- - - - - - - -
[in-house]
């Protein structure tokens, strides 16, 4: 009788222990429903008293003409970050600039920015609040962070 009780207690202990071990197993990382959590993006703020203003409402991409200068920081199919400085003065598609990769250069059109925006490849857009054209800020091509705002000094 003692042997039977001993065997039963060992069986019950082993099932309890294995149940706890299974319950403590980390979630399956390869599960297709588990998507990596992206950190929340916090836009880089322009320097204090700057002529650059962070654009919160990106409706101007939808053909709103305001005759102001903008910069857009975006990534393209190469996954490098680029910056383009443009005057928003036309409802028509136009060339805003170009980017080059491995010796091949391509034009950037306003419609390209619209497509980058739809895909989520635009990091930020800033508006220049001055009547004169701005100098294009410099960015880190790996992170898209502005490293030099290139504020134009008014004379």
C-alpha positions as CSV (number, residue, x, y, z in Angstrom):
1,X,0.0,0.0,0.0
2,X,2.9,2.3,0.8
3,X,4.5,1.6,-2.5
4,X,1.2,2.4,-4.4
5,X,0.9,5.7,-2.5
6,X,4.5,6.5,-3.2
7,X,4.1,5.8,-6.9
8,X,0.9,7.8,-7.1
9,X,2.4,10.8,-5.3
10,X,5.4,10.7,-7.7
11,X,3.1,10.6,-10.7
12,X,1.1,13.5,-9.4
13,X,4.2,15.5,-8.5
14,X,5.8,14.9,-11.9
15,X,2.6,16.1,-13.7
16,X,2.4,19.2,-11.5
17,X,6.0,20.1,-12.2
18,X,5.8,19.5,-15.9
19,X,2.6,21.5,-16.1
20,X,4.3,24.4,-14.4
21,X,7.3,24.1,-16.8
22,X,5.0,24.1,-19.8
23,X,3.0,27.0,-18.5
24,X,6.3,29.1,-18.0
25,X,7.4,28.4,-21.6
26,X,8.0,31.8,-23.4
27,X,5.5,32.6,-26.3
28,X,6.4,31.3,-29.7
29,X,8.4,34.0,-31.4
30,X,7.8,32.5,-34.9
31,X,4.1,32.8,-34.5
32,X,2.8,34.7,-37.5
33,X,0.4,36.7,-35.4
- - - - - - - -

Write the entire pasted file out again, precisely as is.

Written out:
[in-house]
């Protein structure tokens, strides 16, 4: 009788222990429903008293003409970050600039920015609040962070 009780207690202990071990197993990382959590993006703020203003409402991409200068920081199919400085003065598609990769250069059109925006490849857009054209800020091509705002000094 003692042997039977001993065997039963060992069986019950082993099932309890294995149940706890299974319950403590980390979630399956390869599960297709588990998507990596992206950190929340916090836009880089322009320097204090700057002529650059962070654009919160990106409706101007939808053909709103305001005759102001903008910069857009975006990534393209190469996954490098680029910056383009443009005057928003036309409802028509136009060339805003170009980017080059491995010796091949391509034009950037306003419609390209619209497509980058739809895909989520635009990091930020800033508006220049001055009547004169701005100098294009410099960015880190790996992170898209502005490293030099290139504020134009008014004379």
C-alpha positions as CSV (number, residue, x, y, z in Angstrom):
1,X,0.0,0.0,0.0
2,X,2.9,2.3,0.8
3,X,4.5,1.6,-2.5
4,X,1.2,2.4,-4.4
5,X,0.9,5.7,-2.5
6,X,4.5,6.5,-3.2
7,X,4.1,5.8,-6.9
8,X,0.9,7.8,-7.1
9,X,2.4,10.8,-5.3
10,X,5.4,10.7,-7.7
11,X,3.1,10.6,-10.7
12,X,1.1,13.5,-9.4
13,X,4.2,15.5,-8.5
14,X,5.8,14.9,-11.9
15,X,2.6,16.1,-13.7
16,X,2.4,19.2,-11.5
17,X,6.0,20.1,-12.2
18,X,5.8,19.5,-15.9
19,X,2.6,21.5,-16.1
20,X,4.3,24.4,-14.4
21,X,7.3,24.1,-16.8
22,X,5.0,24.1,-19.8
23,X,3.0,27.0,-18.5
24,X,6.3,29.1,-18.0
25,X,7.4,28.4,-21.6
26,X,8.0,31.8,-23.4
27,X,5.5,32.6,-26.3
28,X,6.4,31.3,-29.7
29,X,8.4,34.0,-31.4
30,X,7.8,32.5,-34.9
31,X,4.1,32.8,-34.5
32,X,2.8,34.7,-37.5
33,X,0.4,36.7,-35.4